Sporobolus heterolepis (A. Gray) A. Gray
Poaceae (Grass Family)
USDA Symbol: sphe
Prairie dropseed is a fine-textured, distinctive bunchgrass with leaves that curve gracefully outward forming large, round tufts. Delicate seedheads appear above the tuft in midsummer, rising 2 ft. high. Fall color is tan-bronze. Prairie dropseed is a perennial.
Snow does not flatten the plant, so it is visible even in winter.
From the Image Gallery
Plant CharacteristicsDuration: Perennial
Autumn Foliage: yes
Size Class: 1-3 ft.
Bloom InformationBloom Color: Pink , Yellow , Green , Brown
Bloom Time: Jun , Jul , Aug
DistributionUSA: AR , CO , CT , GA , IA , IL , IN , KS , KY , MA , MD , MI , MN , MO , MT , NC , ND , NE , NM , NY , OH , OK , PA , SD , VA , WI , WY
Canada: ON , QC
Native Distribution: Que. to Sask., locally s. to NC, KY, e. TX & CO; also reported from MT
Native Habitat: Dry prairies
Growing ConditionsWater Use: Low
Light Requirement: Sun
Soil Moisture: Dry
CaCO3 Tolerance: Low
Soil Description: Dry, sandy soils.
Conditions Comments: Slow growing and slow to establish.
A clump forming warm season grass.
Foliage turns golden with orange hues in fall, fading to light bronze in winter.
Flowers have pink and brown tints, but are perhaps most noted for their unique fragrance.
BenefitConspicuous Flowers: yes
Fragrant Flowers: yes
Value to Beneficial InsectsProvides Nesting Materials/Structure for Native Bees
This information was provided by the Pollinator Program at The Xerces Society for Invertebrate Conservation.
PropagationDescription: Propagate by sowing unstratified seed in fall or stratified seed in spring. Sow 1/4 deep. Seeds prefer cool weather to germinate. Dropseed takes about three seasons to develop specimen size. Division of older plants is difficult because of a dense, t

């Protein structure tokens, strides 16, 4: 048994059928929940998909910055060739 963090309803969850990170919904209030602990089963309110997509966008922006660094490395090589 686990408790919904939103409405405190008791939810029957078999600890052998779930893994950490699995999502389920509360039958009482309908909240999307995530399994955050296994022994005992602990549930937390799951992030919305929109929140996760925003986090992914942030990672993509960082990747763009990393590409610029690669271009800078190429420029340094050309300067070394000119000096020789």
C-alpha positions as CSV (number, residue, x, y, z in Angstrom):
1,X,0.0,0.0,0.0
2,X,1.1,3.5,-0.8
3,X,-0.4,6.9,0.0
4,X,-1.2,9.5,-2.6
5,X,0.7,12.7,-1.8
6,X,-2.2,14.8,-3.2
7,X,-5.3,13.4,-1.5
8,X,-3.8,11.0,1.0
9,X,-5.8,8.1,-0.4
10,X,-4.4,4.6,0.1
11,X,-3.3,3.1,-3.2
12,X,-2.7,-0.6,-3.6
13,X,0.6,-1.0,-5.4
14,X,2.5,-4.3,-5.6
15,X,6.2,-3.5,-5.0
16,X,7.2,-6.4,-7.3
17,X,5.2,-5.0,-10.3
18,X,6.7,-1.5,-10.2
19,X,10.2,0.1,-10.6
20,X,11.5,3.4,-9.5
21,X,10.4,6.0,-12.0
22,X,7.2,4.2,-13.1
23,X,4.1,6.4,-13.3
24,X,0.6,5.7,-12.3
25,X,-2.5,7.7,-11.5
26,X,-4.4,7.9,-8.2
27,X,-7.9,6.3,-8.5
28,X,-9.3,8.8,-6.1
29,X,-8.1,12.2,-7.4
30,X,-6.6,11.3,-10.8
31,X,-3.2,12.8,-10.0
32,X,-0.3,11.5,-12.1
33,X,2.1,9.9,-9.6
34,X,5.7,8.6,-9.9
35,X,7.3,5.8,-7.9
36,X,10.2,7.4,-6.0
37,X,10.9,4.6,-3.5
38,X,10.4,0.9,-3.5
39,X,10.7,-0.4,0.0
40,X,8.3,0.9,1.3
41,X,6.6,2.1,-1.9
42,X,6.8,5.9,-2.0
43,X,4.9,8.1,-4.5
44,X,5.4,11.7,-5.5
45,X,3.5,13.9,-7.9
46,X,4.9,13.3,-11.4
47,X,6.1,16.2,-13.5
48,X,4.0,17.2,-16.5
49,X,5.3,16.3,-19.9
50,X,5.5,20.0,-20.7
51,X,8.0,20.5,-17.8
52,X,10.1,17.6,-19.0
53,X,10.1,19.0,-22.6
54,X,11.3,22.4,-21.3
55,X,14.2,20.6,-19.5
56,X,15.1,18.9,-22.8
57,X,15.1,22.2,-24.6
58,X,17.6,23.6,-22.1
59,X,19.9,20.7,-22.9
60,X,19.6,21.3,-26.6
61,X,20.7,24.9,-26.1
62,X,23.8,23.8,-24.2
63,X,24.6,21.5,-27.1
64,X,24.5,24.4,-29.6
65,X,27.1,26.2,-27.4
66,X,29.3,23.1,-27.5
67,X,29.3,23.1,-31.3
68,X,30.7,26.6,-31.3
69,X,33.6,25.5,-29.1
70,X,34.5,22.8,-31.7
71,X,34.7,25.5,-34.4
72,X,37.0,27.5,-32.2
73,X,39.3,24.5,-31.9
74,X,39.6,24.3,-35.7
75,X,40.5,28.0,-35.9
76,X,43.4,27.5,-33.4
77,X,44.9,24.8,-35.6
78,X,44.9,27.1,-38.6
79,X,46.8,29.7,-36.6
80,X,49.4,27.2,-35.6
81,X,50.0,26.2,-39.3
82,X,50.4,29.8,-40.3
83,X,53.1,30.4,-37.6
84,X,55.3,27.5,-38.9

Seed Collection: Collect in Oct.
Seed Treatment: Dry stratification
Commercially Avail: yes
Find Seed or Plants
View propagation protocol from Native Plants Network.
Mr. Smarty Plants says
Native plants to stabilize a steep bank in Pennsylvania
April 23, 2008
I would like to use native plantings to stabilize a steep bank of a septic leach field in eastern Pennsylvania. My purpose is to control erosion and to eliminate the need for mowing. What would you r...
view the full question and answer
National Wetland Indicator Status
From the National Suppliers DirectoryAccording to the inventory provided by Associate Suppliers, this plant is available at the following locations:
Edge of the Woods Native Plant Nursery - Orefield, PA
Ohio Prairie Nursery - Hiram, OH
ArcheWild Native Nurseries - Quakertown, PA
Prairie Nursery - Westfield, WI
From the National Organizations DirectoryAccording to the species list provided by Affiliate Organizations, this plant is on display at the following locations:
Native Plant Center at Westchester Community College, The - Valhalla, NY
North American Native Plant Society - Etobicoke, ON
Mt. Cuba Center - Hockessin, DE
BibliographyBibref 946 - Gardening with Prairie Plants: How to Create Beautiful Native Landscapes (2002) Wasowski, Sally
Bibref 841 - Native Alternatives to Invasive Plants (2006) Burrell, C. C.
Bibref 1294 - The Midwestern Native Garden: Native Alternatives to Nonnative Flowers and Plants An Illustrated Guide (2011) Adelman, Charlotte and Schwartz, Bernard L.
Search More Titles in Bibliography
Additional resourcesUSDA: Find Sporobolus heterolepis in USDA Plants
FNA: Find Sporobolus heterolepis in the Flora of North America (if available)
Google: Search Google for Sporobolus heterolepis
MetadataRecord Modified: 2012-12-09
Research By: TWC Staff